Even when you know you can go faster, that doesn’t mean that you always should. Reserve your energy and power for harder, faster workouts and run your easy runs easy. This will help make sure that you don’t overtrain or reach your “peak” before your race date.

Running slow also allows your body to recover from the harder efforts you did earlier in the week.

You May Also Like: Runners Connect Podcast - 3 Simple Ways to Determine if You are Running Easy Enough: Matt Fitzgerald

The Quick Scoop on 80/20 Running

Okay, now that you understand the different intensities that you should run, let’s do a quick run down on 80/20 running. Through studies and years of working with athletes, Stephen Seiler, an American exercise scientist based in Norway, found that athletes performed at their best when 80% of their runs were completed at low intensity and 20% of their runs were at high intensity. If you’d like more information about 80/20 Running, check out Matt Fitzgerald’s book, 80/20: Run Stronger And Race Faster by Training Slower.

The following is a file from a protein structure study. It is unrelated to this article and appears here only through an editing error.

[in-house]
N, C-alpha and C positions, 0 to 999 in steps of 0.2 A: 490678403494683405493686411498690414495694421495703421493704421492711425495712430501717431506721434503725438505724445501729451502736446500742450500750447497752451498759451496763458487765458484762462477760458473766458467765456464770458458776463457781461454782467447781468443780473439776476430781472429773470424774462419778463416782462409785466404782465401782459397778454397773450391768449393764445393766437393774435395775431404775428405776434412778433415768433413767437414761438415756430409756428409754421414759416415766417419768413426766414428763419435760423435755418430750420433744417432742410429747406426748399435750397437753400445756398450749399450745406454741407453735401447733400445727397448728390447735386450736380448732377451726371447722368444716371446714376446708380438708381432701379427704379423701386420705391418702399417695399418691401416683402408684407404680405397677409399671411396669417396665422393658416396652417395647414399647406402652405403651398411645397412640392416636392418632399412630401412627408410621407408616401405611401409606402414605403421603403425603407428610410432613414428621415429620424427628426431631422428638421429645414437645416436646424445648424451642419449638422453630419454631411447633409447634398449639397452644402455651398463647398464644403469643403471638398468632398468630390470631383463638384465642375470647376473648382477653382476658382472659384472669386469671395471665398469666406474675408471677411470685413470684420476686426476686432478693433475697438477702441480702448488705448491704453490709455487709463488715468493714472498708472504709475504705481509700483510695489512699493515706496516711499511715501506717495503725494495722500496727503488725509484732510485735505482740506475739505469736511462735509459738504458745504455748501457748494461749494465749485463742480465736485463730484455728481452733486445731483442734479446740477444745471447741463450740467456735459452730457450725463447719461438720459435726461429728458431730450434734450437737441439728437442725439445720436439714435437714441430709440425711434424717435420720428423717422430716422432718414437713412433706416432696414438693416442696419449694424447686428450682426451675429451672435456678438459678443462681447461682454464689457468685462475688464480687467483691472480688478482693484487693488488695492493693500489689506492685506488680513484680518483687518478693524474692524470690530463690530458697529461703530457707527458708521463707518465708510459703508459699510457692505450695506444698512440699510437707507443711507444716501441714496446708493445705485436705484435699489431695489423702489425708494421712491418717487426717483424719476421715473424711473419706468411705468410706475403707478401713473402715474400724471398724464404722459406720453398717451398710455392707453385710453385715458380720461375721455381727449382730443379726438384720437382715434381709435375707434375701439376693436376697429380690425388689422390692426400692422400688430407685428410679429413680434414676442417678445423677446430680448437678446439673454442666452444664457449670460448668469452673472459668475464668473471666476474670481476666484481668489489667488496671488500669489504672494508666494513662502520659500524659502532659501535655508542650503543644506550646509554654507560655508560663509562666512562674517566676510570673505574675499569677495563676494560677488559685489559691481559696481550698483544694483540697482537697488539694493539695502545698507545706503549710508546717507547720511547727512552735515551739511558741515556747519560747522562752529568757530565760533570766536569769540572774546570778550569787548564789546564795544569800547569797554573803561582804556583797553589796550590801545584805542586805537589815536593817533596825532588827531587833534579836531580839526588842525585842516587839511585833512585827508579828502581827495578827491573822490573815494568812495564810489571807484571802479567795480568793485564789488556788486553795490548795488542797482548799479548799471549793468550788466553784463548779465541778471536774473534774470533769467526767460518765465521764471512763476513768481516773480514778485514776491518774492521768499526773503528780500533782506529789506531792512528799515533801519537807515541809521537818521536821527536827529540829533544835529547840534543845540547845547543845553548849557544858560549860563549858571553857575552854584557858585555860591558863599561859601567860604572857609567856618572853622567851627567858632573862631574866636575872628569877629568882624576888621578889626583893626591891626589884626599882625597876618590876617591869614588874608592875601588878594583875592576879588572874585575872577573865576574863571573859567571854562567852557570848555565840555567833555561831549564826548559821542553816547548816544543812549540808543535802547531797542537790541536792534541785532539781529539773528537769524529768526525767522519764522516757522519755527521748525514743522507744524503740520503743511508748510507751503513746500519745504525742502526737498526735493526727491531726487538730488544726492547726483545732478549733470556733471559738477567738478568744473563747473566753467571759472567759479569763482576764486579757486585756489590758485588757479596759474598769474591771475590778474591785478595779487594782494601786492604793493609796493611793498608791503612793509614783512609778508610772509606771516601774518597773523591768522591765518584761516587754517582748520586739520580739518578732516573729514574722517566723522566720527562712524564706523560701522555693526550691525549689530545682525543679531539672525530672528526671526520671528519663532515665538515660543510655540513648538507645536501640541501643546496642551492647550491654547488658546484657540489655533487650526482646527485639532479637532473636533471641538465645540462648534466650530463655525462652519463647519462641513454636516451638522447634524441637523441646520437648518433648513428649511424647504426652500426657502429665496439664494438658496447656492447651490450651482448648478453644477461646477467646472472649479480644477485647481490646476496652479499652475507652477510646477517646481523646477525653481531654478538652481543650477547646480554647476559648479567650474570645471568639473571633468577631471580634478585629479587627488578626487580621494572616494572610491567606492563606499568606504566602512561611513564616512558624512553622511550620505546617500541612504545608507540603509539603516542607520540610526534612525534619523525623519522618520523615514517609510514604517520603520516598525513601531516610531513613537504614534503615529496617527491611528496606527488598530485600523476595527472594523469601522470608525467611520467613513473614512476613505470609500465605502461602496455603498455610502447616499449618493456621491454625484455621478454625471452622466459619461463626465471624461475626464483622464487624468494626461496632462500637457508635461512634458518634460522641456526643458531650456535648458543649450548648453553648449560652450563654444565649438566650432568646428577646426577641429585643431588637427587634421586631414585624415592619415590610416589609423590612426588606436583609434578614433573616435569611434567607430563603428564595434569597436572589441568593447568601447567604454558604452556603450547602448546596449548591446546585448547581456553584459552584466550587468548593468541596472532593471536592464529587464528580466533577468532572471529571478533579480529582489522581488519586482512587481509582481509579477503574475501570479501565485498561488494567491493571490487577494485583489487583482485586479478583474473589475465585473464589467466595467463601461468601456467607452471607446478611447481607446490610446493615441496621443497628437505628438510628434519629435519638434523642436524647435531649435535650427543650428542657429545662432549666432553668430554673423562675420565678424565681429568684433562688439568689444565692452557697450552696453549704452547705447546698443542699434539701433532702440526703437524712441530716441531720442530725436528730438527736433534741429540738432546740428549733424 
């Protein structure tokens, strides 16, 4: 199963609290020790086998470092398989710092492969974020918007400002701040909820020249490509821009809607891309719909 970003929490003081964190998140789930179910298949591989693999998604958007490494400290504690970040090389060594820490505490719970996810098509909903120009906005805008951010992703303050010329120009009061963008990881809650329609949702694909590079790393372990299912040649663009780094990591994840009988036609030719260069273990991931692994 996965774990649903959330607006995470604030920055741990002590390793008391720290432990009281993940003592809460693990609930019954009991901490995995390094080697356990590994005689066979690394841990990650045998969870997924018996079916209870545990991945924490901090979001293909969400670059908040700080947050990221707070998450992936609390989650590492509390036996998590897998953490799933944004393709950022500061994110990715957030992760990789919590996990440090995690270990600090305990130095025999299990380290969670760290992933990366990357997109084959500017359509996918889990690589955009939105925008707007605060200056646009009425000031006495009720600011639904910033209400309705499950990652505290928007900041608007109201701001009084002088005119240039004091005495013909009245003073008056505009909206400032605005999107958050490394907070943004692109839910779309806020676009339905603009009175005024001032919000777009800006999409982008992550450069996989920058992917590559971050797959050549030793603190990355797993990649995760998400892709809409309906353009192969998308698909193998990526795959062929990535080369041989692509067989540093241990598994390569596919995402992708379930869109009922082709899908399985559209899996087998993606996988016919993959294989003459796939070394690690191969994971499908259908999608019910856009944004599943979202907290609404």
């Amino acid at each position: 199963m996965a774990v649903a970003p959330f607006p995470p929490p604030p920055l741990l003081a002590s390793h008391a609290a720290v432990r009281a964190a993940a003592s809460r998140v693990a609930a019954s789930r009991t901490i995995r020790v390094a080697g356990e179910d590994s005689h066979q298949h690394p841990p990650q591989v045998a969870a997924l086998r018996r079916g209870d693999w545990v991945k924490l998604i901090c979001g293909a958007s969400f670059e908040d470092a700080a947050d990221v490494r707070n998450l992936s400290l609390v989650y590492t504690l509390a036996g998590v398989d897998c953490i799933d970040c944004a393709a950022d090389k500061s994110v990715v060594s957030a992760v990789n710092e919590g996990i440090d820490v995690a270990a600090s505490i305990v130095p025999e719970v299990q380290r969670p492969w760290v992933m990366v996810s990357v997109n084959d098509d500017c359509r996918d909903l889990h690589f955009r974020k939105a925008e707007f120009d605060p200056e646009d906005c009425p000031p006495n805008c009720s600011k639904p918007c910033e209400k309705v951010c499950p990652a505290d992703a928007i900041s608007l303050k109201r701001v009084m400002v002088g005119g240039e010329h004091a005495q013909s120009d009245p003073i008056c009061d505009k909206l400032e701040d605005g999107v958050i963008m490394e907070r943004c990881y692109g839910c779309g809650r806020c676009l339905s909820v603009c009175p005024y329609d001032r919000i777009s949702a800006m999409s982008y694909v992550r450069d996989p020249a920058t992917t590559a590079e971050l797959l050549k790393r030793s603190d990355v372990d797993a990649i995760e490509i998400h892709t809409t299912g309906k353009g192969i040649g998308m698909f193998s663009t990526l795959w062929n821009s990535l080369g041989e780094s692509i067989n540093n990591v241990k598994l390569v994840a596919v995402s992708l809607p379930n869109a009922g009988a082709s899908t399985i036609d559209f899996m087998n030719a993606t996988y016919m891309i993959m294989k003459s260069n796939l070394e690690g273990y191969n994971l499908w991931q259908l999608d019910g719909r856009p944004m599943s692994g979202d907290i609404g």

The problem that most of us will run into is the balancing act while following a “lower-volume” training plan. Elite runners can have 100-mile weeks in their training (that’s about 20 miles done at hard efforts) while most of us may peak at 20 miles, leaving less time for harder running. There are benefits to both running easy and hard and the most important factor is to find what works best for you.

Is 80/20 the only way? Nope. In fact, studies (like the Salzburg Study) found that you can boost performance by training at higher intensities, however, the same study showed that athletes who did 57% of their runs at higher intensities didn’t improve as much as those who did about 20% at that same effort.